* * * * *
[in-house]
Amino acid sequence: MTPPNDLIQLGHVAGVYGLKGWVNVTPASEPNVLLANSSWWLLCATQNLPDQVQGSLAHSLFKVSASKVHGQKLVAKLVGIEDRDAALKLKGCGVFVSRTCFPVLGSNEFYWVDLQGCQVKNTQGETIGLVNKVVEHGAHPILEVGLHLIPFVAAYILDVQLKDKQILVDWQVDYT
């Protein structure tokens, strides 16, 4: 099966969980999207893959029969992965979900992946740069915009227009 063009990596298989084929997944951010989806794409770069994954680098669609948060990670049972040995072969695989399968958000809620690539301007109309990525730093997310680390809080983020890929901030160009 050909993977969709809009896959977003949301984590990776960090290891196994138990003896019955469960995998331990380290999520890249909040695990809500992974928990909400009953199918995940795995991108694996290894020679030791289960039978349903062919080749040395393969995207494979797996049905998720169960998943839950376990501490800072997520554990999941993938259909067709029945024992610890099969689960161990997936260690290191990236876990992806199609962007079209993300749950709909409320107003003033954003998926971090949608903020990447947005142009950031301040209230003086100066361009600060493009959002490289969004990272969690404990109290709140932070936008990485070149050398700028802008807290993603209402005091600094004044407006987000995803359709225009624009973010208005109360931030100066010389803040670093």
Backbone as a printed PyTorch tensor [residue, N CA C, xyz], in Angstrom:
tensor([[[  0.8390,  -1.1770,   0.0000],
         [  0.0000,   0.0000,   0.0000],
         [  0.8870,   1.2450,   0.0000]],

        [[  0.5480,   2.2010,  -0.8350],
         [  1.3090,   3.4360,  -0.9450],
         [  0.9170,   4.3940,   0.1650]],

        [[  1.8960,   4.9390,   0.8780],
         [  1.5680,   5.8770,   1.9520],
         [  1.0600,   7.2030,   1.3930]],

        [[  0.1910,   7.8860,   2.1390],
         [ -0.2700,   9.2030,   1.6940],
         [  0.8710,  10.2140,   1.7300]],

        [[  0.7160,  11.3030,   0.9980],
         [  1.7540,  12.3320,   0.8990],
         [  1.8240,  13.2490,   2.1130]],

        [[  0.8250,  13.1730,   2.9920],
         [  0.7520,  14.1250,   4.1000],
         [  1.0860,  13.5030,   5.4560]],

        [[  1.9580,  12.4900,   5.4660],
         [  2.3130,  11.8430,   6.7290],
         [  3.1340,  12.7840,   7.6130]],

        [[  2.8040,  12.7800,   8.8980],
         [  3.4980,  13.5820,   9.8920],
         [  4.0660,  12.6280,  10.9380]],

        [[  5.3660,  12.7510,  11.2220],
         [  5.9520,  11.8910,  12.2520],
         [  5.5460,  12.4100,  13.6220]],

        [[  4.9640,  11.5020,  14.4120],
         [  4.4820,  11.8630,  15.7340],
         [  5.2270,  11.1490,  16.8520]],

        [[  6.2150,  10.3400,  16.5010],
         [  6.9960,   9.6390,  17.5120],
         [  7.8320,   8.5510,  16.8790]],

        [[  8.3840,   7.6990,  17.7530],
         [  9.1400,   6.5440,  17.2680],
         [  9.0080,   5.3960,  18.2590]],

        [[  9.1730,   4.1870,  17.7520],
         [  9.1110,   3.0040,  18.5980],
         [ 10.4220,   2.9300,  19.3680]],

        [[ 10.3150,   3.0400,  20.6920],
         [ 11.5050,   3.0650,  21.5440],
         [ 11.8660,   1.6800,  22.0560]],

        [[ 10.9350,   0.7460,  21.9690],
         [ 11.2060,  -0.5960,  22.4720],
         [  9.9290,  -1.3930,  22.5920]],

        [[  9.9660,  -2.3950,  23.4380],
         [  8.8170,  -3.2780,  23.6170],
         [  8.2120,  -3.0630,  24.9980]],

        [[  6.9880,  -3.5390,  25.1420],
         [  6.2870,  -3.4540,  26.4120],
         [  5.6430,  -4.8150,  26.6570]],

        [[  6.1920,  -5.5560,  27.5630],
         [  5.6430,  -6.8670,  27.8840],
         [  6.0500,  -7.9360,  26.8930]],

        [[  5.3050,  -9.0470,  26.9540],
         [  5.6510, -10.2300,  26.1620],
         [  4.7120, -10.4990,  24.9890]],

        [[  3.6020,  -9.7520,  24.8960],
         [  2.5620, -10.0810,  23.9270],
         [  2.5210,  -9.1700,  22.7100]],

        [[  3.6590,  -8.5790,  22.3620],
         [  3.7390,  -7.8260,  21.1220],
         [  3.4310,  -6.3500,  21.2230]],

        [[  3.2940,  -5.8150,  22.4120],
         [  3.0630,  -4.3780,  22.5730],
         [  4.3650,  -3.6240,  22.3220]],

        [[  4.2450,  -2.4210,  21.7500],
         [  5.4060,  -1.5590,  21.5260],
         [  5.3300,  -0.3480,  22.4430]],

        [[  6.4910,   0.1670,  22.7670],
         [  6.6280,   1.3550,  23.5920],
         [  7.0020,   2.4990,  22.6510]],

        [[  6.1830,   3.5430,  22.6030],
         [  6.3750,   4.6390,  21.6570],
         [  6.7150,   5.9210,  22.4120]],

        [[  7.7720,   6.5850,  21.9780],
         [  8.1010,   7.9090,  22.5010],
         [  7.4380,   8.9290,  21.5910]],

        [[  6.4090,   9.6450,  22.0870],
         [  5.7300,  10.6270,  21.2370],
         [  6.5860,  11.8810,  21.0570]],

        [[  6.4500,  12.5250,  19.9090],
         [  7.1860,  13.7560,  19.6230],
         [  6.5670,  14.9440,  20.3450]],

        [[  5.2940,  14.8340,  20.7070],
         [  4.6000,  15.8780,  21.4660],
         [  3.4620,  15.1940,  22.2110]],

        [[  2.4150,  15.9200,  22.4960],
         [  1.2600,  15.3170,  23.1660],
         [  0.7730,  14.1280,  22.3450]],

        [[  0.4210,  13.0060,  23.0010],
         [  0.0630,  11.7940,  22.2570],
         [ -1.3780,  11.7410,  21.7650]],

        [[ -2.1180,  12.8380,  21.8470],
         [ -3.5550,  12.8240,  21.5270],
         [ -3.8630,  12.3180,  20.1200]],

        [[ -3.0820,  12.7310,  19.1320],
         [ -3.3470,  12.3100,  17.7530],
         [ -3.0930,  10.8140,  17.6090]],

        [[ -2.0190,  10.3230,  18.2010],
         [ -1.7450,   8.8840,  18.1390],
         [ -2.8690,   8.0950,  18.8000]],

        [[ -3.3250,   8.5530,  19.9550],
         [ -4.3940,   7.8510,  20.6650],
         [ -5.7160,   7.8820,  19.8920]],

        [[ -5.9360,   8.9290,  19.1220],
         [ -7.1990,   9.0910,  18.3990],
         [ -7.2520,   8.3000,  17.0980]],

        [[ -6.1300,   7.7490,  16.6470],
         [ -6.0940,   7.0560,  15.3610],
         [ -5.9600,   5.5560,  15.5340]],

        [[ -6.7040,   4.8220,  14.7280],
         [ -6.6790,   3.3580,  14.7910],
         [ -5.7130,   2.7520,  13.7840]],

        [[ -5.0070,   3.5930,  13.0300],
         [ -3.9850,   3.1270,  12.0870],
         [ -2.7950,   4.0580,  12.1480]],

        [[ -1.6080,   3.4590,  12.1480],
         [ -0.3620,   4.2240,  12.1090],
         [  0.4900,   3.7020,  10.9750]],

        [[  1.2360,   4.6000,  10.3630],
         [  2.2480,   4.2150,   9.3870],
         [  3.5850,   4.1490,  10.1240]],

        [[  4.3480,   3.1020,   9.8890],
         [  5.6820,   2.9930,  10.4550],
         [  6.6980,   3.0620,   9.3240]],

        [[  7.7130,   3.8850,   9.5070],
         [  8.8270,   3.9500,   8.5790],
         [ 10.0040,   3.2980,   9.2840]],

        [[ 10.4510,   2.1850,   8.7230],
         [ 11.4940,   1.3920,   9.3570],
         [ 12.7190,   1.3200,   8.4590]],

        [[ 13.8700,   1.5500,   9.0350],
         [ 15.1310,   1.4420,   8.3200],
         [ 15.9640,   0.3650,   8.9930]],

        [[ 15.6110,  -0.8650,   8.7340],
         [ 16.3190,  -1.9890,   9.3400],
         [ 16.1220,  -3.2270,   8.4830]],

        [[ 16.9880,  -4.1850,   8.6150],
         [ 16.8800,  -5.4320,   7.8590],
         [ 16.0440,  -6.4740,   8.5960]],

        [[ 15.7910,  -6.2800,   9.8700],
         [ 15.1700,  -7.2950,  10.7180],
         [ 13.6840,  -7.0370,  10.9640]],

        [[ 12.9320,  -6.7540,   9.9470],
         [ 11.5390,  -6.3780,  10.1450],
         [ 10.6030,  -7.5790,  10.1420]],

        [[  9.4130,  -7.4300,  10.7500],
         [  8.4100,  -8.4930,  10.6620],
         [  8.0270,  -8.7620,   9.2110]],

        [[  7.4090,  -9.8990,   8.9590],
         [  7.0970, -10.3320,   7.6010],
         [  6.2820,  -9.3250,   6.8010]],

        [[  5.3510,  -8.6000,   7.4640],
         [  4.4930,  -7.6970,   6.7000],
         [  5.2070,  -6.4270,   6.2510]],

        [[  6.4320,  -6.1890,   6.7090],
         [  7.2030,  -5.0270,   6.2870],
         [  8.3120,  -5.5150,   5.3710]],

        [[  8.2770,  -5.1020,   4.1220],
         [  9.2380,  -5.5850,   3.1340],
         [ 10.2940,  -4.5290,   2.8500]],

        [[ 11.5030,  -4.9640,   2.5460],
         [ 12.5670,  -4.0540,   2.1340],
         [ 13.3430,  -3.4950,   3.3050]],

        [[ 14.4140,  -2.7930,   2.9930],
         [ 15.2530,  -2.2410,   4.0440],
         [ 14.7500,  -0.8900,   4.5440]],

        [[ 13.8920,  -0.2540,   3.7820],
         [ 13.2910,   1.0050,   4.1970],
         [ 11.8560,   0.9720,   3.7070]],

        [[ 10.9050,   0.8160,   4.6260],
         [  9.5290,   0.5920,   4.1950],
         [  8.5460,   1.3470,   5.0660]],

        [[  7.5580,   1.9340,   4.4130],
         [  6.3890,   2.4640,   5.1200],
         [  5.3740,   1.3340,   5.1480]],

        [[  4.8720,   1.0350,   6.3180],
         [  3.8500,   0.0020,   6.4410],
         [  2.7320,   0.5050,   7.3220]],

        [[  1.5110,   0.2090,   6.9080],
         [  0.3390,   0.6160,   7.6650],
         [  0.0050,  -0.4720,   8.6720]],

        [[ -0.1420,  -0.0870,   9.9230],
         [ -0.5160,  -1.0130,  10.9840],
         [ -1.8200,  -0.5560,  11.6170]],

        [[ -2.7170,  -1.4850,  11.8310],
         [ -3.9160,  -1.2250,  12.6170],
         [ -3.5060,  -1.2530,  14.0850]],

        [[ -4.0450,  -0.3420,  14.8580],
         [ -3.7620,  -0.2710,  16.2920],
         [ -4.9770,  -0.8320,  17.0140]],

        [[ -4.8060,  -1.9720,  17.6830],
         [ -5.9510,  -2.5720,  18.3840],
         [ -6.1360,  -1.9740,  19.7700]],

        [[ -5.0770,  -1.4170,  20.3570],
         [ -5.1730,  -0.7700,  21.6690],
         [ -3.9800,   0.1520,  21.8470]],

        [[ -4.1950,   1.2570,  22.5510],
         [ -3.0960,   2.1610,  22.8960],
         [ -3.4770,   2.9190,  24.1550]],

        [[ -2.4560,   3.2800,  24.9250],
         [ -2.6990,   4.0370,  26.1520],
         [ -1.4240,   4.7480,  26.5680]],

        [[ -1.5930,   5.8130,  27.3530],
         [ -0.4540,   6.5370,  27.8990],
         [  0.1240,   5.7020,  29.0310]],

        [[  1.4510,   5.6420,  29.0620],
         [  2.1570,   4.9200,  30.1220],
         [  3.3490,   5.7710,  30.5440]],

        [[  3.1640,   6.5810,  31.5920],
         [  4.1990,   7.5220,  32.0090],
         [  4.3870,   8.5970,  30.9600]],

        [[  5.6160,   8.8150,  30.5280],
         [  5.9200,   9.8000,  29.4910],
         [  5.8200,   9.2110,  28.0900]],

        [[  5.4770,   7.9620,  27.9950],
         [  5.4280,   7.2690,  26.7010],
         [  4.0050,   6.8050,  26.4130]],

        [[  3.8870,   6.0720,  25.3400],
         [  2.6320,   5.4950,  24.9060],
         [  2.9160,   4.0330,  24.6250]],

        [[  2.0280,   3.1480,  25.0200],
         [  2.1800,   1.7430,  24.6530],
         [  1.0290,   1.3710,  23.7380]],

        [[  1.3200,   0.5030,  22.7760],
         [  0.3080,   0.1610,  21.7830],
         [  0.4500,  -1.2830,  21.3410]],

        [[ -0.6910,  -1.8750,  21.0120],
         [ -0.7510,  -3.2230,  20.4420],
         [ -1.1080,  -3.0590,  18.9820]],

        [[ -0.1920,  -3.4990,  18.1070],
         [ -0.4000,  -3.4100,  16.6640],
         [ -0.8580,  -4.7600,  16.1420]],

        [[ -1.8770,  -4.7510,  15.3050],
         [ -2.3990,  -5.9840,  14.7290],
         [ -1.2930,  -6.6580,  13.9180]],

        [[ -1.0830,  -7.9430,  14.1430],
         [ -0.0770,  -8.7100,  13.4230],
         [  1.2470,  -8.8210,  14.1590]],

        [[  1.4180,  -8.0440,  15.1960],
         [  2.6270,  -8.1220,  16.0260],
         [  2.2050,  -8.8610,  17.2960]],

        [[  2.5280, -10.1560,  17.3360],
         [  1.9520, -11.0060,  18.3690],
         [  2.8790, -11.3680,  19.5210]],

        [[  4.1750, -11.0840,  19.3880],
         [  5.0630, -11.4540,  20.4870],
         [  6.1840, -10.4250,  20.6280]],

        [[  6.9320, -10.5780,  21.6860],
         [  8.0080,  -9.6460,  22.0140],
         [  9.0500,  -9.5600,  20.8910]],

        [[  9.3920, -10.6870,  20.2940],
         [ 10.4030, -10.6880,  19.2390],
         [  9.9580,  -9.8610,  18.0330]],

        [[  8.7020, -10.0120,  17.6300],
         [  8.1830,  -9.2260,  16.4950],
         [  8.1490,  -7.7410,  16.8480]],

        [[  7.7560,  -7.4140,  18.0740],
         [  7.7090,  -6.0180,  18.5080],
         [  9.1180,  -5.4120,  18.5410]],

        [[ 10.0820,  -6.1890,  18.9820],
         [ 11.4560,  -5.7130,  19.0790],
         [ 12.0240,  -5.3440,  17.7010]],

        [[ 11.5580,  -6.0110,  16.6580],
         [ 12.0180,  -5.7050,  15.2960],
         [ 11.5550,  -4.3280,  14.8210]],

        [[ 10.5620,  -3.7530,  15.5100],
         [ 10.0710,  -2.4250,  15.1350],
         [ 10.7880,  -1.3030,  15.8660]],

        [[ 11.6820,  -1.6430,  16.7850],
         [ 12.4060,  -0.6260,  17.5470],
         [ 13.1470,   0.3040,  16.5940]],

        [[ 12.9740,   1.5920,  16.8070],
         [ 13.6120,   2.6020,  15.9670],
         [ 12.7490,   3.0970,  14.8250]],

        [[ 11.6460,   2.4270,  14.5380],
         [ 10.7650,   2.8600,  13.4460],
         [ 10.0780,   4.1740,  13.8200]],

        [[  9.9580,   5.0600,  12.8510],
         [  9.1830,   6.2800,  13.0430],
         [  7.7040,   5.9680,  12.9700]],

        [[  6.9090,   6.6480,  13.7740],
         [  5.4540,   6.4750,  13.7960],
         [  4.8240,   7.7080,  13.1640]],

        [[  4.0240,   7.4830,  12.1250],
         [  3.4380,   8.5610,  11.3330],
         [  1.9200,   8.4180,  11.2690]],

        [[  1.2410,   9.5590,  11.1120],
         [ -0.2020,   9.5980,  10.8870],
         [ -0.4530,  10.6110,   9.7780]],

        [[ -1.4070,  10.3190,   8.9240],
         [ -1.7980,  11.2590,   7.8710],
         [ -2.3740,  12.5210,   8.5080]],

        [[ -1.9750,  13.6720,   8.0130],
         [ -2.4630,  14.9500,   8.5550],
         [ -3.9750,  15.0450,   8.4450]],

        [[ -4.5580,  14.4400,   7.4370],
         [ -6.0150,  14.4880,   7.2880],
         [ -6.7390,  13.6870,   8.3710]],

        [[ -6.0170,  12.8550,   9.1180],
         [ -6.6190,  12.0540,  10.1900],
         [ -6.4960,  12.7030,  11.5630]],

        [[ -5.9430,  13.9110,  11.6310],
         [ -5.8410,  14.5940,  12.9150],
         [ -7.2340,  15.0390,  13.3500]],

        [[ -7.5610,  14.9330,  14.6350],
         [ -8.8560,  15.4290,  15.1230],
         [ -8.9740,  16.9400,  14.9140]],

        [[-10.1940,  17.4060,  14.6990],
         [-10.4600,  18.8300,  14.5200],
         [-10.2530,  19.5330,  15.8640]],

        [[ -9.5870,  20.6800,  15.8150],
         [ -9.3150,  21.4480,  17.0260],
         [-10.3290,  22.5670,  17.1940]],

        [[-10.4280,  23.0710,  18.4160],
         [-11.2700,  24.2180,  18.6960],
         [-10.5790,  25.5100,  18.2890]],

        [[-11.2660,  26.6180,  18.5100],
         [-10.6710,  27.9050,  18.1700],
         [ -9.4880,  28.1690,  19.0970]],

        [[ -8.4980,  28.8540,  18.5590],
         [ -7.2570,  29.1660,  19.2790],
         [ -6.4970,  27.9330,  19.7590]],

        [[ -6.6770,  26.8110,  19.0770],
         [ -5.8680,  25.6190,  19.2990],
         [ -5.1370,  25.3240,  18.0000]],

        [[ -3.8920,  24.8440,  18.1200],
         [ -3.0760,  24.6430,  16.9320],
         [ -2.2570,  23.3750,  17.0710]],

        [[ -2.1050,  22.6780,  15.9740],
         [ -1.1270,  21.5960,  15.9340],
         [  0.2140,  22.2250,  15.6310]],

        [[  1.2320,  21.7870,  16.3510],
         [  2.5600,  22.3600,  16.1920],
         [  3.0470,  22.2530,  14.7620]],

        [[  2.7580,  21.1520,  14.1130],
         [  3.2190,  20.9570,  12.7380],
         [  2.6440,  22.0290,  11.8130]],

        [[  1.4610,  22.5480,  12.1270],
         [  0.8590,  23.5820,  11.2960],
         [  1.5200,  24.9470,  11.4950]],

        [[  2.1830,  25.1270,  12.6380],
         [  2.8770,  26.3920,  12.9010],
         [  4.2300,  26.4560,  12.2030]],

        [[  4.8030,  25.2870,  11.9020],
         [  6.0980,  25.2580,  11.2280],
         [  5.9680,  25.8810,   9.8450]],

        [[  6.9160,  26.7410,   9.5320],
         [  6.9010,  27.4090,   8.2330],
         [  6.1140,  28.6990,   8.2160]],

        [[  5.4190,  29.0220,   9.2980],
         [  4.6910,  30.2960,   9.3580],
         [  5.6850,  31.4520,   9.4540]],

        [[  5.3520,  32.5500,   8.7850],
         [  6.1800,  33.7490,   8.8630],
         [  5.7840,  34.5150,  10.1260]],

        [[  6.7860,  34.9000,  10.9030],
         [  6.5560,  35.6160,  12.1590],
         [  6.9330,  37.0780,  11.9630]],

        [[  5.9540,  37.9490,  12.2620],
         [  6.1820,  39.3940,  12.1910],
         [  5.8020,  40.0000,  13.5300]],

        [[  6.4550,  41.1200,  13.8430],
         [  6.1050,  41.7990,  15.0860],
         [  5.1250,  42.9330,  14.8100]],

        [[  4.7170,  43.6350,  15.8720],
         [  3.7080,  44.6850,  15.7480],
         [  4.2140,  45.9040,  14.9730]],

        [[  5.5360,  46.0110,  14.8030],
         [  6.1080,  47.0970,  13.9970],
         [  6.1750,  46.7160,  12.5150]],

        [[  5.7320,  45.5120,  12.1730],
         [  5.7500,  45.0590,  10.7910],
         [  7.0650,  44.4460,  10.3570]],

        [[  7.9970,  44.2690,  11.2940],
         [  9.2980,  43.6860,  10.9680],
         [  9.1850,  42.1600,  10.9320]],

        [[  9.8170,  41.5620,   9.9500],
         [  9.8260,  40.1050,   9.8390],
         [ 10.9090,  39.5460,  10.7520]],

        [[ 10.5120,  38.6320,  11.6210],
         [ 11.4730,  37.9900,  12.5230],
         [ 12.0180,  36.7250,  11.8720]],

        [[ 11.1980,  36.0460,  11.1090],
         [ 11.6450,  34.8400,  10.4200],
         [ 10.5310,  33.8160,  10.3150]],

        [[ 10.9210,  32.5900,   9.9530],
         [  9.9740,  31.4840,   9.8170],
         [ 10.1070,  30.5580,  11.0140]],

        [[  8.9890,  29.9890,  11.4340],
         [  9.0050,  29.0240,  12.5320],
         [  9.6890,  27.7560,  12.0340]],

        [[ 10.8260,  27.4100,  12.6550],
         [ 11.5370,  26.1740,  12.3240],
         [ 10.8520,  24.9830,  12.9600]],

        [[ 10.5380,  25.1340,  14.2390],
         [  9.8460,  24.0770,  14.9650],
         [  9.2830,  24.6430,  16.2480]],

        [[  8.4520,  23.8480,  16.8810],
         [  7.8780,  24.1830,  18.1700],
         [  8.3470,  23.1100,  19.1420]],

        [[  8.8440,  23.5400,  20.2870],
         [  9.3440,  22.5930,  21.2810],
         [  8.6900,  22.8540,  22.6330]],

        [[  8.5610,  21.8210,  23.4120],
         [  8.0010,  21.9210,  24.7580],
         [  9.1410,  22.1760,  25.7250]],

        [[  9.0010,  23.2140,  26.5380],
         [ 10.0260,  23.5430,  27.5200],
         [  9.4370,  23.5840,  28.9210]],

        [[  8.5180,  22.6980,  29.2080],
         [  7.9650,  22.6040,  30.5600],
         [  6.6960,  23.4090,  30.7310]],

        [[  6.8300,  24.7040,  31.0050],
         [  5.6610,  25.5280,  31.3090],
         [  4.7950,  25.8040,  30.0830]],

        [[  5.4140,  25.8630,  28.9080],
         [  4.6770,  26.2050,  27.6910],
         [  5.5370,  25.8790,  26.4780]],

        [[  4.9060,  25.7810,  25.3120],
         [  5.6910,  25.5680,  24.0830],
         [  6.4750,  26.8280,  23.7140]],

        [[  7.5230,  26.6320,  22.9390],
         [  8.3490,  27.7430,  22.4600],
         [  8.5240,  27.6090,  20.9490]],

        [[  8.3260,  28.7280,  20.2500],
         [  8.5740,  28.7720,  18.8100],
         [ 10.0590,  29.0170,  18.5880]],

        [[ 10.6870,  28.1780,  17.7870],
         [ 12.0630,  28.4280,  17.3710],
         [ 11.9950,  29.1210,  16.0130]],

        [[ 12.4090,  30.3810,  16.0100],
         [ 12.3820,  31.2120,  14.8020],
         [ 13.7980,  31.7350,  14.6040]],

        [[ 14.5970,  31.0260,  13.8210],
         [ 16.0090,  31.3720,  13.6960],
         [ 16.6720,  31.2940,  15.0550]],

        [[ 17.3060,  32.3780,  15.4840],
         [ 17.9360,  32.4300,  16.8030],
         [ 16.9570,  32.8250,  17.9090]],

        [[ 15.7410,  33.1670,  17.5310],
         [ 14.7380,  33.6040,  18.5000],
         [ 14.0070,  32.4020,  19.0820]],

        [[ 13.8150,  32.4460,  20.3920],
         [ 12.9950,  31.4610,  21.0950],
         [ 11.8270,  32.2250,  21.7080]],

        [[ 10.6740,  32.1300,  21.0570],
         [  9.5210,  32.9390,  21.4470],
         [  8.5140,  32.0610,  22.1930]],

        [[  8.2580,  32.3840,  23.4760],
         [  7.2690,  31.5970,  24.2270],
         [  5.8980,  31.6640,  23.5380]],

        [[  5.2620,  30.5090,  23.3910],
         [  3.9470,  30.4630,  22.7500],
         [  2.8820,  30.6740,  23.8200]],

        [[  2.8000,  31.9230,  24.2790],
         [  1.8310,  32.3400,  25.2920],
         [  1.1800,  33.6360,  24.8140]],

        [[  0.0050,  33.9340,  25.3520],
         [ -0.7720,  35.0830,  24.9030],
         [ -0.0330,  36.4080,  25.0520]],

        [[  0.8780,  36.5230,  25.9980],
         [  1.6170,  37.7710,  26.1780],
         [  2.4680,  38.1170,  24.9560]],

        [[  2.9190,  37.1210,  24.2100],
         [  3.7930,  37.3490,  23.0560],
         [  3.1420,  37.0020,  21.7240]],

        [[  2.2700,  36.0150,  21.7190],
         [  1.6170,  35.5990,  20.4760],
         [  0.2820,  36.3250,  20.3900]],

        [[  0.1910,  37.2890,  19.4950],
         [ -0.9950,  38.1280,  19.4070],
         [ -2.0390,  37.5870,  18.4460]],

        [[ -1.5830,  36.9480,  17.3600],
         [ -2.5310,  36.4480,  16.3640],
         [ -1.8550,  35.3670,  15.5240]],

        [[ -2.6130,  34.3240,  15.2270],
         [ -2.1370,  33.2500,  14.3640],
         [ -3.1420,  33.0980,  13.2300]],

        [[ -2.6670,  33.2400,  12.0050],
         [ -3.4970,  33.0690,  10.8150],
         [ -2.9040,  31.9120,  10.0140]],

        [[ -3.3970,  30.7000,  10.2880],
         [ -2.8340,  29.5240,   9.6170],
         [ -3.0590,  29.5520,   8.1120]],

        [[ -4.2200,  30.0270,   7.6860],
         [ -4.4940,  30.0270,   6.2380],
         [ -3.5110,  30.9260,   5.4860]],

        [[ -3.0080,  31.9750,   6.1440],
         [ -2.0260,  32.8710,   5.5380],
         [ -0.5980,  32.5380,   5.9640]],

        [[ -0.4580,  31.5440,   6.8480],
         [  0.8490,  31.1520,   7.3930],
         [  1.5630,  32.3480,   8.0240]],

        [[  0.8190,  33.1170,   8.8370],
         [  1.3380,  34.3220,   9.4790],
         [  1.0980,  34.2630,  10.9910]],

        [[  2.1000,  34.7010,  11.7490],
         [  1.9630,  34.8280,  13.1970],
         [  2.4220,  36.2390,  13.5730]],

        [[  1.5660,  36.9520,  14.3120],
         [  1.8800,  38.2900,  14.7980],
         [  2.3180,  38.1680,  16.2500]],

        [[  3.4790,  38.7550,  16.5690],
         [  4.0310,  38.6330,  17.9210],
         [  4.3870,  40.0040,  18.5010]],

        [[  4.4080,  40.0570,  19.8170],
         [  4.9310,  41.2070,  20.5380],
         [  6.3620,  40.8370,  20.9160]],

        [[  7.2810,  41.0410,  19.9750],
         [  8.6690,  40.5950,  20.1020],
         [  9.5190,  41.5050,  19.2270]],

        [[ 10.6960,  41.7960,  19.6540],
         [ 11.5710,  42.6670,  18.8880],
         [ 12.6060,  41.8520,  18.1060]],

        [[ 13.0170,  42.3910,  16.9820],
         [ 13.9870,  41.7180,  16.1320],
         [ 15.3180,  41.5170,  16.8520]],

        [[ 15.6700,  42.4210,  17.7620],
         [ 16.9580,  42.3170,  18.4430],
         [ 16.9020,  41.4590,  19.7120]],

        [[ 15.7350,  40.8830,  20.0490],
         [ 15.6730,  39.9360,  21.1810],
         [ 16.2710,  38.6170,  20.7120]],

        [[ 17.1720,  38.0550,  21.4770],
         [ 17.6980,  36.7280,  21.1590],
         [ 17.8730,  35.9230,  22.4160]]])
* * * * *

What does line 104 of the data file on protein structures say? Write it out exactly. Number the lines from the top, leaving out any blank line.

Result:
        [[ -2.0190,  10.3230,  18.2010],